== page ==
Bryce 5
at a Glance

Maker: Corel
Price: $299 for the full version, $149 upgrade
Trial version available? Yes
Platforms: Macintosh, Mac OS X and Windows
URL: http://www.corel.com

Overall Impression: For new users looking for software specifically designed for landscape/terrain modeling, Bryce is an excellent choice. There will be a workflow learning curve, as with virtually all 3D software, but once you learn where things are in the program, the creation of terrestrial features becomes a snap. For users of earlier versions of Bryce, the upgrade is definitely worth it for the wealth of new features you get.

Key Benefits: The benefits of using a dedicated system for the creation of 3D worlds is pretty self-evident. Bryce 5 takes the concept to the next level with valuable new and refined tools for getting the job done. The Light Lab and Tree Lab are brilliant additions to the program's features. And other enhancement's to the program's other workspaces, such as volume lighting and volume blending for both distance and altitude, bring Bryce squarely into the realm of professional 3D tools. The Sky Lab is highly customizable and allows for the creation of sophisticated atmospheric and astronomical features. And the Terrain Editor allows for easy modification of terrain features, such as erosion, spires, height, etc. Finally, network rendering is a critical and much appreciated addition to this program.

Disappointments: There are three negatives to Bryce 5, all related to workflow. First, the interface, while attractive, can easily get in the way. In many cases, you'll find that functions can be accessed only through little dots or icons not really related to the function they represent. I would like to see a customizable interface in the next update, including the ability to add nested functions to the main interface and the ability to add text labels to icons. Second, when you mouse over an icon in the main interface, explanatory text appears in the lower left corner of the screen; however, in subsections, such as the Motion Lab and Sky Lab, you get no indication whatsoever as to the function of a given button. Third, I would like some standard interface elements added in, such as the ability to move and resize windows, more functions accessible via menus, etc.

Recommendation: Strong Buy as both an upgrade and a straight purchase.

 

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REVIEW AUGUST 29, 2001
Corel Bryce 5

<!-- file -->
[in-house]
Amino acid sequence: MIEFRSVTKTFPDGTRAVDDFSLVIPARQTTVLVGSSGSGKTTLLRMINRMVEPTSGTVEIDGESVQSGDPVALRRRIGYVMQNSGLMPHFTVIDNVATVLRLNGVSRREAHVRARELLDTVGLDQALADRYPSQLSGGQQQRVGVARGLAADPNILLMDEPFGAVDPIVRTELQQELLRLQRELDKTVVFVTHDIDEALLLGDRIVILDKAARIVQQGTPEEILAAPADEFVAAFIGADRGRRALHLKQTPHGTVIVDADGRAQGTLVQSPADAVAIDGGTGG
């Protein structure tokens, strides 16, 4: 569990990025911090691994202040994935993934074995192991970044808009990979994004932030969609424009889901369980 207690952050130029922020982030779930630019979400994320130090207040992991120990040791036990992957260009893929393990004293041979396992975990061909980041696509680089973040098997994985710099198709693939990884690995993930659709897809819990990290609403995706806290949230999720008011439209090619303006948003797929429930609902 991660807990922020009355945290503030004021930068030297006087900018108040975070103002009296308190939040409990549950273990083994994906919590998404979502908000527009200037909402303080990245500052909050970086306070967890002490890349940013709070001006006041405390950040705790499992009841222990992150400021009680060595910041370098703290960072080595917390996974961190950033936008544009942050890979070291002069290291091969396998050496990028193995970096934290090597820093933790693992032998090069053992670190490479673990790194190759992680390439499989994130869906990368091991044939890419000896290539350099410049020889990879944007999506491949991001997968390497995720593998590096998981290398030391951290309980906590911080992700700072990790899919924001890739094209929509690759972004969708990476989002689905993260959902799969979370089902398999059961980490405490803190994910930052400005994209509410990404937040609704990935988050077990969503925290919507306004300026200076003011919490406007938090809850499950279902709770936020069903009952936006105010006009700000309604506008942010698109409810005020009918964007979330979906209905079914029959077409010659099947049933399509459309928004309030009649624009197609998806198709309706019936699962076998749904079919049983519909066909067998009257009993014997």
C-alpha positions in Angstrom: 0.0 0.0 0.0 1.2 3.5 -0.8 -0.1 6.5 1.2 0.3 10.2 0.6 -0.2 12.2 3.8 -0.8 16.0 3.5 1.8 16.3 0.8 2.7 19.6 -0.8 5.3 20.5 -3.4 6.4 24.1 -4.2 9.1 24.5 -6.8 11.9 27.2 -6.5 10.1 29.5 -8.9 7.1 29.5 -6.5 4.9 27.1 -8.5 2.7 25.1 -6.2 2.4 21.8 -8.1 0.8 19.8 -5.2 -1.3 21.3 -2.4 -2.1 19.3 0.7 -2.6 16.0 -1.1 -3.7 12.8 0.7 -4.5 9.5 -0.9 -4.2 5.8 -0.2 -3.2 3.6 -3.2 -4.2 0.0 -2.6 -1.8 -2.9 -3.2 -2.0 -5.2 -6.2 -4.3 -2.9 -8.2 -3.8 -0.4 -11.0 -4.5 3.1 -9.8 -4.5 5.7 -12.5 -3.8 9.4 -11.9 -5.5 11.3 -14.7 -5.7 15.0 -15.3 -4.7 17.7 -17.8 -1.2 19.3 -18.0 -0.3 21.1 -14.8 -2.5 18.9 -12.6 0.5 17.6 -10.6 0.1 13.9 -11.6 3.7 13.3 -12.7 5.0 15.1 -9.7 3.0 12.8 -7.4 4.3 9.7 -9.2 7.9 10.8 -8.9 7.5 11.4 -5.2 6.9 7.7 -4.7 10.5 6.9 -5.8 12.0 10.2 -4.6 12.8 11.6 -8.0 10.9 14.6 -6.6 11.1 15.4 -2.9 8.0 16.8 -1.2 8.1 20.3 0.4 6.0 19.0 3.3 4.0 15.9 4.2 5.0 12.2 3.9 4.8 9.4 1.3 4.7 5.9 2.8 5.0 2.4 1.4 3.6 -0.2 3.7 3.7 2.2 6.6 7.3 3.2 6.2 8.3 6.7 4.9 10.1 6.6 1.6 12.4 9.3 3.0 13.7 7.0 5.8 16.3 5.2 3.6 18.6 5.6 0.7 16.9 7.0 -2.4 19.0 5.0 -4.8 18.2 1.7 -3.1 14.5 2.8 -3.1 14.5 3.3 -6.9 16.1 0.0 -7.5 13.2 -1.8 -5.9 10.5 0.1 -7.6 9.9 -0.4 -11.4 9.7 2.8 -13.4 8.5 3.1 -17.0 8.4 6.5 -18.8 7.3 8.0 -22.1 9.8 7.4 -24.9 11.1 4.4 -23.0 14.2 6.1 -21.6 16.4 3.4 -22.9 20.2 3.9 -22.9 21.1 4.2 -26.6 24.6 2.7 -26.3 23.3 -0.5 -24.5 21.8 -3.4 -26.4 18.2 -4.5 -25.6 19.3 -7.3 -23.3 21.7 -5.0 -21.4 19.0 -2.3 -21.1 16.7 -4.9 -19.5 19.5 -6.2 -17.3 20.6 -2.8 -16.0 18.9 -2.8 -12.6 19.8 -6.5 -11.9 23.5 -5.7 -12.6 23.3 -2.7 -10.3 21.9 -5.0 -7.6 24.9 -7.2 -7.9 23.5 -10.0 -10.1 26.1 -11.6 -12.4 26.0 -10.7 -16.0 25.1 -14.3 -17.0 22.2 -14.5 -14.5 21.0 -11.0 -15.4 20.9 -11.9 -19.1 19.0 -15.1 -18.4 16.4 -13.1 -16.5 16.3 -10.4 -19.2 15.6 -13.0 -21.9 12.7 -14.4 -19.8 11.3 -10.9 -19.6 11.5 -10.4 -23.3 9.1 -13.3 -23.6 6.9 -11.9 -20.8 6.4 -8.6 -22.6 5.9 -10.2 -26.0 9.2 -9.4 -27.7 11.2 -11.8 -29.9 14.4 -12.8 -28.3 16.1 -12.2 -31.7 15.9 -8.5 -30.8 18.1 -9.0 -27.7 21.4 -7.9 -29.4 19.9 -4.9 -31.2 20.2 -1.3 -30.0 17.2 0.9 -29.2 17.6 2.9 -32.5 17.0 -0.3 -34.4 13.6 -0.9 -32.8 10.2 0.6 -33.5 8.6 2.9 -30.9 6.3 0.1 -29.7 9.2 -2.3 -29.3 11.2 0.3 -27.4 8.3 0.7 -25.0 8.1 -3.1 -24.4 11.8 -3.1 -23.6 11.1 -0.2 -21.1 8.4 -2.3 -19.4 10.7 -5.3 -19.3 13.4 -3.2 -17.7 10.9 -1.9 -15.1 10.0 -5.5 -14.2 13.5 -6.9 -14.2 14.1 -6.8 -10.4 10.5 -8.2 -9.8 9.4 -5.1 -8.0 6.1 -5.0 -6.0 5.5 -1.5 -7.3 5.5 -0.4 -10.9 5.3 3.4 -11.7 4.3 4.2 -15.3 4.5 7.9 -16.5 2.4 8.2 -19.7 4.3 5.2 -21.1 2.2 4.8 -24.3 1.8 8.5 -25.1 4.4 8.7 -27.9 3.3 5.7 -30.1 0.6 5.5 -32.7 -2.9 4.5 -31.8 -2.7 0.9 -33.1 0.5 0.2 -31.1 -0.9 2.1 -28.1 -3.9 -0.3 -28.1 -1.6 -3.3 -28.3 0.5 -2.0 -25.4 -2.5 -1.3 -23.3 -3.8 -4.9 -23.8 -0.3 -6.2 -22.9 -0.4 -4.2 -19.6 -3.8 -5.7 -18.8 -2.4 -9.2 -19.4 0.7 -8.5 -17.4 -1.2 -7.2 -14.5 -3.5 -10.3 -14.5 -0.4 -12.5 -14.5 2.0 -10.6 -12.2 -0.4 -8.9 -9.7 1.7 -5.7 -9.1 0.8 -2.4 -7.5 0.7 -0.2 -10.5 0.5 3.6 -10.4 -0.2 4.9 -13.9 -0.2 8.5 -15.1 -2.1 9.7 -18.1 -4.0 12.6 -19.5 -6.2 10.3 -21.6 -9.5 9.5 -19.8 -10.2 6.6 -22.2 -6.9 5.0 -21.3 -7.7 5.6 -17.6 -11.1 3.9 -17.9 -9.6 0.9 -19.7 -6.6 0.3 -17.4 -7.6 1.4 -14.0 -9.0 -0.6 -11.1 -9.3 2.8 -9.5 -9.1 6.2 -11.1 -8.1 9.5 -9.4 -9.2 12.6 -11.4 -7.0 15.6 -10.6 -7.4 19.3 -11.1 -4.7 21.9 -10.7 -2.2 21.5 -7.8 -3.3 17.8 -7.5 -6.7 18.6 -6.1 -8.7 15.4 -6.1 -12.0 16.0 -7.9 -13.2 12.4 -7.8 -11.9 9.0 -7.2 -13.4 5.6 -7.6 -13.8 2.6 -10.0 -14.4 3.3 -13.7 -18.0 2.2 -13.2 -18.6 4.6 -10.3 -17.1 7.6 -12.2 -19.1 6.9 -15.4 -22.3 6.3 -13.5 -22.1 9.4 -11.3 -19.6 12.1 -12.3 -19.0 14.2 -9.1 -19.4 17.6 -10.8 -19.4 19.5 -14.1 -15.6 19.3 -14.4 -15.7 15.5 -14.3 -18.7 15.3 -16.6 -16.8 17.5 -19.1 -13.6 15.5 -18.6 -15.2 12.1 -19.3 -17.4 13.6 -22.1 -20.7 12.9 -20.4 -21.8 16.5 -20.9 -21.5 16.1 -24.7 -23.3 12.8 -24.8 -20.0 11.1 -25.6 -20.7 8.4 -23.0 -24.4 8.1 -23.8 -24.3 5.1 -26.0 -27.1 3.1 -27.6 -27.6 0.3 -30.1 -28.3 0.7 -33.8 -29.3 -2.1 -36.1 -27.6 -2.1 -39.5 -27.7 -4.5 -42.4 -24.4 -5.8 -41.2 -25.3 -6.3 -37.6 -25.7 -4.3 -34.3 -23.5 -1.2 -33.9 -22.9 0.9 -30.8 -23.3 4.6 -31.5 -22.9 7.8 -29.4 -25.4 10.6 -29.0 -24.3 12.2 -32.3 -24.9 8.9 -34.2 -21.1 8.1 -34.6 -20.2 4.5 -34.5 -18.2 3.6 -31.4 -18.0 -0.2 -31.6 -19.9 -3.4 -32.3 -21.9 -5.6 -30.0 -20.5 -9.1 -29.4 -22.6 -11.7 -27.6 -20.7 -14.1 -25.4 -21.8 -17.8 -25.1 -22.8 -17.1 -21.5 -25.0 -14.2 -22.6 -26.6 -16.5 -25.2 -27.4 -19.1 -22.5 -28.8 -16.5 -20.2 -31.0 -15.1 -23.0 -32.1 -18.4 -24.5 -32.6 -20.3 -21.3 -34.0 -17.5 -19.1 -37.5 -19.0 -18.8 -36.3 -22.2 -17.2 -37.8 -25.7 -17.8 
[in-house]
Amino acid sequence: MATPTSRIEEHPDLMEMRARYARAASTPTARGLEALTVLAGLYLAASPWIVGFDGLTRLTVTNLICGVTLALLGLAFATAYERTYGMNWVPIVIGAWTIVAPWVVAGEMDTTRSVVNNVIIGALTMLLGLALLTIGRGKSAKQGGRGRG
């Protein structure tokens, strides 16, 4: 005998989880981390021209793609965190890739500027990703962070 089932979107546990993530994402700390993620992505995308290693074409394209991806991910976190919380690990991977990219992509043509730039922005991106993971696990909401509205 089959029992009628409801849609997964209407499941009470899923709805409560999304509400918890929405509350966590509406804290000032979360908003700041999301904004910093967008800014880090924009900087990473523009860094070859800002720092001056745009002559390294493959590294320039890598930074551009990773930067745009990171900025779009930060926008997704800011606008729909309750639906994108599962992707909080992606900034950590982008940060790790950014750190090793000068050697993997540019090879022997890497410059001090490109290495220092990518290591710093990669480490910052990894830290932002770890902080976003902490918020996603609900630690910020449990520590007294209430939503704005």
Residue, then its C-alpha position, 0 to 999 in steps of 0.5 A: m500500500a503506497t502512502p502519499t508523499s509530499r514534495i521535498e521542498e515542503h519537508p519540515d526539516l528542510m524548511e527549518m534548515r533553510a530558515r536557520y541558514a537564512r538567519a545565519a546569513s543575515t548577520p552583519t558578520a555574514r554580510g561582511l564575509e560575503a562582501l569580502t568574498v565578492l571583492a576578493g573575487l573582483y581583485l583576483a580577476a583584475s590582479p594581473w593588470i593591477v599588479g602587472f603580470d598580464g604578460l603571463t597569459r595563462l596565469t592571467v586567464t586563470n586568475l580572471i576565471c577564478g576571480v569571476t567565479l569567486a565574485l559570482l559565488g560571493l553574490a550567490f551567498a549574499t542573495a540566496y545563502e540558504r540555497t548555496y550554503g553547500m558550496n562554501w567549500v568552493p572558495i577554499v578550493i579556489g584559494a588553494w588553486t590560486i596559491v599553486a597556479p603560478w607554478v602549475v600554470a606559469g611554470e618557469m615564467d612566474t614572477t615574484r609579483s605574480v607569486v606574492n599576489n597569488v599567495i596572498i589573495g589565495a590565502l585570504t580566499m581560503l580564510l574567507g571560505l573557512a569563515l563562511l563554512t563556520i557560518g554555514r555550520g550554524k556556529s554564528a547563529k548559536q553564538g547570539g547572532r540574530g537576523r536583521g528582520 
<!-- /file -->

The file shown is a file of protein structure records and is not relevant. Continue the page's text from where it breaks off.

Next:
[Page 2 of 5]

New and improved
Version 5.0 adds major new features and minor tweaks that make this a very worthy upgrade for users of previous versions. It would simply take too long to cover every feature of this program, but we'll take a look at some of the major functions and enhancements that appear in this latest release.

Rendering
As a whole, rendering has gained several improvements, including volume lighting, volume objects and volume blending for both altitude and distance from the camera. Camera features, such as depth of field, improve the photorealism of the render. And new shadow and light features, such as self-shadowing and light falloff, add to the options.


Volume blending and depth of field add to Bryce's render capabilities.
Click for the full-size image (680 KB).

But by far the most appreciated new rendering feature is network rendering, which allows Bryce's rendering client—Bryce Lightning—to aid in the rendering of still images or animation files across a network, including the Internet. All you have to do is run the client on a networked device (regardless of platform) and enter the client's IP address in the network rendering setup dialog. Each client can also be set to render tiles of a single frame so that even still images can benefit from additional processors.

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Dave Nagel is the producer of Creative Mac and Digital Media Designer; host of several World Wide User Groups, including Synthetik Studio Artist, Adobe Photoshop, Adobe InDesign, Adobe LiveMotion, Creative Mac and Digital Media Designer; and executive producer of the Digital Media Net family of publications.
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